Temperature incursions into cold storage containers cause massive food waste

Temperature incursions into cold storage containers cause massive food waste (Photo: Shutterstock)

Over the last two decades, supply chains have witnessed incredible progress in the context of expediting freight movement, improving operational efficiency and increasing visibility. However, when the food supply chain niche is under focus, several issues can be seen cropping up across the spectrum – primary of which is food waste, that continues to mount with each passing year. 

The waste of food is a gargantuan problem, accounting for roughly 8% of global greenhouse gas emissions every year. Though a major chunk of this comes from end consumers who discard excess and throw out stale products, a significant portion leaks out of supply chain operations, usually due to a lack of coordination between different stakeholders in the value chain. 

“Market data shows that we have around $35 billion in food spoilage every year. One of the major reasons for spoilage is pest infestation,” said Chris Wolfe, the CEO of logistics solutions provider PowerFleet. “The two major reasons that go hand-in-hand in pest infestation are temperature incursions and bad handling.”

For supply chains looking to facilitate the movement of food from the farm to the table, maintaining order across several logistics nodal points is vital. The foremost concern for a perishable commodity is the way it is stored and transported. There are often requirements to use effective cold storage for the perishables. Cold storage containers keep products at a certain temperature, helping perishables to stay fresh and increasing their shelf lives. 

However, even within a carefully controlled environment, temperature incursions can happen. “From the point in time the product leaves the shelf in a controlled environment to the point where it goes across the dock, there can be several incursions. For instance, the doors might not be sealed correctly on the trailers. To avoid this, cold chain warehouses will have to set up specific doors that prevent air intrusion,” said Wolfe. 

Wolfe advocated for the use of two-way command and temperature controls rather than the basic temperature monitoring tools that stakeholders use for their cold storage freight. Equipping cold storage containers with a two-way command control helps manage possible temperature incursions without affecting the conditions prevailing within the container as stakeholders can adjust temperature settings in real-time.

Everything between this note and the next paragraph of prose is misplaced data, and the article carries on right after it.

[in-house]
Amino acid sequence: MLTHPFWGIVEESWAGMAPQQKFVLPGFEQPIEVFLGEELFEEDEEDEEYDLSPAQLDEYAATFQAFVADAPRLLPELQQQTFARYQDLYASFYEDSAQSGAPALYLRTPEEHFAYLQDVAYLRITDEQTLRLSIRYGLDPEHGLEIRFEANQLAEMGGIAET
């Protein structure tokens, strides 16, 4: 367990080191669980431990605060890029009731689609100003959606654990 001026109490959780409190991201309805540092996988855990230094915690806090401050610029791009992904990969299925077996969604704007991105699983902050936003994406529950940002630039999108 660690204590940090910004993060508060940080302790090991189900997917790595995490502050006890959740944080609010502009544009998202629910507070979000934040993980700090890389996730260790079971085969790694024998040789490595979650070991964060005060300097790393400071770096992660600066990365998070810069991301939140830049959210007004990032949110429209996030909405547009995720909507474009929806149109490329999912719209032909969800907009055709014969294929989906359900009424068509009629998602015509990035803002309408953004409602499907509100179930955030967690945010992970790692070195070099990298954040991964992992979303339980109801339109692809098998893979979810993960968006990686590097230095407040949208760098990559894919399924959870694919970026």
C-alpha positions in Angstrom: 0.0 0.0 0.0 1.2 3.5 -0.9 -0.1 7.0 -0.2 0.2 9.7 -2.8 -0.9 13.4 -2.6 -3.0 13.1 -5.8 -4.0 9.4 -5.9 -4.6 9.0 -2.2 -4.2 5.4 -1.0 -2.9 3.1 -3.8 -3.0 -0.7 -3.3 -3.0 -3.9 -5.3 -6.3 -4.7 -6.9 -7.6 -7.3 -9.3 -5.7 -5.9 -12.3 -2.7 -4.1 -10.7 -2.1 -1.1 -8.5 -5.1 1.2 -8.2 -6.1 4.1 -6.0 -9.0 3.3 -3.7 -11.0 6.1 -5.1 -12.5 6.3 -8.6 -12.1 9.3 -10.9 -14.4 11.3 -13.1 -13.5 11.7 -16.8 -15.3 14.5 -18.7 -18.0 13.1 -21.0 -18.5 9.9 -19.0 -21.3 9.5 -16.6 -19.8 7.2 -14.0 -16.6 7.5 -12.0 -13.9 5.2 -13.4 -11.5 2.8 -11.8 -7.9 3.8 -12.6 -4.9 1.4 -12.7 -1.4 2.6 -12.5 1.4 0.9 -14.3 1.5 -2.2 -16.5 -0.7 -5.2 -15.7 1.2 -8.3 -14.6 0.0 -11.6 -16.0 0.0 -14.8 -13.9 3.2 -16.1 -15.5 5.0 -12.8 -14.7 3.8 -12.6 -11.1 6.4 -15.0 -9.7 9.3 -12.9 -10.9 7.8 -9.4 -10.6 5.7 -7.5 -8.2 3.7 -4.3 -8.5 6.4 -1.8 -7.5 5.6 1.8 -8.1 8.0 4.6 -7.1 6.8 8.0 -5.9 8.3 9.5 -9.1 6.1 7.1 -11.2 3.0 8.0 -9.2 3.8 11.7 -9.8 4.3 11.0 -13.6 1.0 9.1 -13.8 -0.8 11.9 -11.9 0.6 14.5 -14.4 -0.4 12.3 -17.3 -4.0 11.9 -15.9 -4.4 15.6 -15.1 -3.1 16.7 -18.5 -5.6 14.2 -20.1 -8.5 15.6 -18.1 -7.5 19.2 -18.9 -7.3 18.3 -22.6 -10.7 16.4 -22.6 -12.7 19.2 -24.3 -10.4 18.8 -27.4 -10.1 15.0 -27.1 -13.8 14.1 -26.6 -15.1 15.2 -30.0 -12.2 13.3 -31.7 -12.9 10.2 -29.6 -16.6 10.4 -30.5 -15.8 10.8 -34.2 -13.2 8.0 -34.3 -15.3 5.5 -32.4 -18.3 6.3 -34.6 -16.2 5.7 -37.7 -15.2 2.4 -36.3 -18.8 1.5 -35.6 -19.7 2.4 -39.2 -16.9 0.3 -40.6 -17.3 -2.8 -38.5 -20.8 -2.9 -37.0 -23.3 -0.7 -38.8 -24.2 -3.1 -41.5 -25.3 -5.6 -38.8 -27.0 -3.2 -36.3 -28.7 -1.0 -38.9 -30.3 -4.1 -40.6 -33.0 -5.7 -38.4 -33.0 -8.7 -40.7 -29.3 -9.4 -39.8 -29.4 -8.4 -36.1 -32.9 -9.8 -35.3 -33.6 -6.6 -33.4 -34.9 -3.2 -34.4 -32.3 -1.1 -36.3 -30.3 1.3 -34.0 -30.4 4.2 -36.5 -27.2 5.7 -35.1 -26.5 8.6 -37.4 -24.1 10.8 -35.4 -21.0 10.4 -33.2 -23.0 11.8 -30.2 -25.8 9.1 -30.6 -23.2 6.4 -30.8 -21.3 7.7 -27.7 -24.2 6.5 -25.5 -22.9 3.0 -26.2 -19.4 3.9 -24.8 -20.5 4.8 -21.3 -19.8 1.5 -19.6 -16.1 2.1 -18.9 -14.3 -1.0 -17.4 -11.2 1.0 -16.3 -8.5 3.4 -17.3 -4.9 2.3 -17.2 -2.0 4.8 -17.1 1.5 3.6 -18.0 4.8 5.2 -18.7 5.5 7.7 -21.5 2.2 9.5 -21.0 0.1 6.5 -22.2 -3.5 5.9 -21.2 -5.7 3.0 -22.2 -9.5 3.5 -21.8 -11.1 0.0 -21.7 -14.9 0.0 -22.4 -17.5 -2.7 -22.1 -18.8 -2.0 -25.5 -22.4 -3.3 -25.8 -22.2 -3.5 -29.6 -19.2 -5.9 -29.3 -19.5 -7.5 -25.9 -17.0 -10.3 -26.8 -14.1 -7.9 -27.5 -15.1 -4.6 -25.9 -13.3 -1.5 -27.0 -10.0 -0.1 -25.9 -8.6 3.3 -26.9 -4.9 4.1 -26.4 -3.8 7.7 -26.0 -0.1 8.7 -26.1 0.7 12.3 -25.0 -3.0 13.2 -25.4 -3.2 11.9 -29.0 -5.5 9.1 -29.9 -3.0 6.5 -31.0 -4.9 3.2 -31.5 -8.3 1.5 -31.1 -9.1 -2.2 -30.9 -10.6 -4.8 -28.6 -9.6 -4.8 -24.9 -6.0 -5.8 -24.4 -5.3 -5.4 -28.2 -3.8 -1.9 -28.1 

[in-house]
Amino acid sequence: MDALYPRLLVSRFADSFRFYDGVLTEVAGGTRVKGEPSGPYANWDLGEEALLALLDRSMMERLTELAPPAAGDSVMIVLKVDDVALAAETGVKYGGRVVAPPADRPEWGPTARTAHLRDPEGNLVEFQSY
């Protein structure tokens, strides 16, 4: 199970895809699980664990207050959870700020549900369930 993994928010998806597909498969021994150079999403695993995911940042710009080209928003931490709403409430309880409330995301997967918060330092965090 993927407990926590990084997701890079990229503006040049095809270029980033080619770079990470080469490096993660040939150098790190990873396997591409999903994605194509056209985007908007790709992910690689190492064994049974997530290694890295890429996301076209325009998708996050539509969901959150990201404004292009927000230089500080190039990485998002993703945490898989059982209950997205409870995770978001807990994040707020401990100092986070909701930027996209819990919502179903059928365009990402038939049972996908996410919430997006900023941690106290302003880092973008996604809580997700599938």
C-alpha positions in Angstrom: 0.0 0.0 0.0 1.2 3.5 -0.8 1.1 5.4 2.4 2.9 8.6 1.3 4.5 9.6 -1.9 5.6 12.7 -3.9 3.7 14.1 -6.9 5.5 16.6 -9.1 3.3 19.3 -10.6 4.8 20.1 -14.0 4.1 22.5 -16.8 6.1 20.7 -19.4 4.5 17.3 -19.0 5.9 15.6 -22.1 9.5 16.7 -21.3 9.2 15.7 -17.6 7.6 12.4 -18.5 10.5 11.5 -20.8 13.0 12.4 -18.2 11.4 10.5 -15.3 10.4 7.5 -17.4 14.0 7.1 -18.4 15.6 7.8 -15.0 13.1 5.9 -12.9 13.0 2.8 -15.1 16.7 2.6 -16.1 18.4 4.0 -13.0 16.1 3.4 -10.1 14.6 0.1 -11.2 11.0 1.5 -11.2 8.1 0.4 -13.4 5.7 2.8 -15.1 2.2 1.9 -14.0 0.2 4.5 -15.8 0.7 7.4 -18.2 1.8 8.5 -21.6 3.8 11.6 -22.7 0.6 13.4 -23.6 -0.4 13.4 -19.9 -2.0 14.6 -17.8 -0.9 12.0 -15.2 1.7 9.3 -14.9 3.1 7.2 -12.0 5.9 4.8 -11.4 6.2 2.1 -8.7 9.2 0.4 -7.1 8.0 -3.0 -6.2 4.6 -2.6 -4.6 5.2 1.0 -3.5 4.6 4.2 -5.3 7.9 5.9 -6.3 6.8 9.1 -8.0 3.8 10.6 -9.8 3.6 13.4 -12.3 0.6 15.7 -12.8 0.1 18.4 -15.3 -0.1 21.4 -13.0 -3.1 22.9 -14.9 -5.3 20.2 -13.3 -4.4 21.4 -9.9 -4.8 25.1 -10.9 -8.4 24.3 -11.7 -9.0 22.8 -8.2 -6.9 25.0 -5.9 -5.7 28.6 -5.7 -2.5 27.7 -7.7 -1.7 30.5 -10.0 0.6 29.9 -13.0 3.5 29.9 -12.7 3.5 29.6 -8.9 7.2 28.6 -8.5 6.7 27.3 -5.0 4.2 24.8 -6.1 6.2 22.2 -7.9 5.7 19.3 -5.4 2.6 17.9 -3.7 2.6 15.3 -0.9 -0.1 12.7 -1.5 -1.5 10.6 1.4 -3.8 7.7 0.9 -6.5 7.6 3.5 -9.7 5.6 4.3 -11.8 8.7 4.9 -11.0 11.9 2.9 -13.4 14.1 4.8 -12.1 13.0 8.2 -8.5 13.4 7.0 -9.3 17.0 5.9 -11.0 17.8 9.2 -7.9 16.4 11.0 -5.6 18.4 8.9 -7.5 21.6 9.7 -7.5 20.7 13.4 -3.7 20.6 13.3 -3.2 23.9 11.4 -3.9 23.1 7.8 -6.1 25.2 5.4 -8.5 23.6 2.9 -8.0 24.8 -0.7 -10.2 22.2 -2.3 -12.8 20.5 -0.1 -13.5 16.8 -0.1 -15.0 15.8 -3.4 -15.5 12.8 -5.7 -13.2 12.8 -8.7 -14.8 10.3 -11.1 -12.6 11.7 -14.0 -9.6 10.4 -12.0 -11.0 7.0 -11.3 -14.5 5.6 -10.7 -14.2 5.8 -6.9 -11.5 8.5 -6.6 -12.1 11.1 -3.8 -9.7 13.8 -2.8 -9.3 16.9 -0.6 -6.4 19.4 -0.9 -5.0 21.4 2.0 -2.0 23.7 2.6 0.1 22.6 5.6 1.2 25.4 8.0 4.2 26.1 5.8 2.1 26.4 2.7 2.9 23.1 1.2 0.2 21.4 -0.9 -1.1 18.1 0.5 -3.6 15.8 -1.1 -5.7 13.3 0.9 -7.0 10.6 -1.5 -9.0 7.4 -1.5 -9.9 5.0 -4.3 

“This is important, as outside ambient temperature while driving through Arizona in summer is very different from driving through North Dakota during winter,” said Wolfe. “The reefer unit can do both – increase or decrease the temperature from its surroundings to maintain a constant temperature. But the ambient temperature can cause incursions when the doors are opened during loading and unloading events, or when there is a change in air pressure.”

Temperature incursions and sloppy handling of products cause pest infestation. This is a critical issue as the existence of pests within containers is usually only found in the latter end of the supply chain process, leading to a massive waste of resources. 

“Even large businesses that extensively monitor their containers are susceptible to pest infestation. For example, cockroaches are attracted to the glue in packaging, and rats are attracted to not just the grains but also to electrical wiring,” said Wolfe. “You could have pest infestation even in non-food type shipments.”

If in the event of an infestation attack, businesses need to back-track the chain of custody to understand the infestation origin to quell the source. For global food supply chains, the origin of such pests might be across economically poor countries that do not have tight controls over its product handling. 

To ensure that refrigerated units work as required, it is crucial to keep them properly maintained to avoid unexpected breakdown. These units must also be fueled on time, as there have been several instances where cooling units run out of fuel in the middle of a food transit, forcing companies to discard entire shipments. 

Data analytics can also be used to improve efficiency and avoid temperature incursions. “You can do predictive temperature management. If you know the freight route and the forecast of the ambient temperature outside, you can take proactive steps to adjust precooling of the cooling units, which can reduce temperature incursions during loading and reloading,” said Wolfe.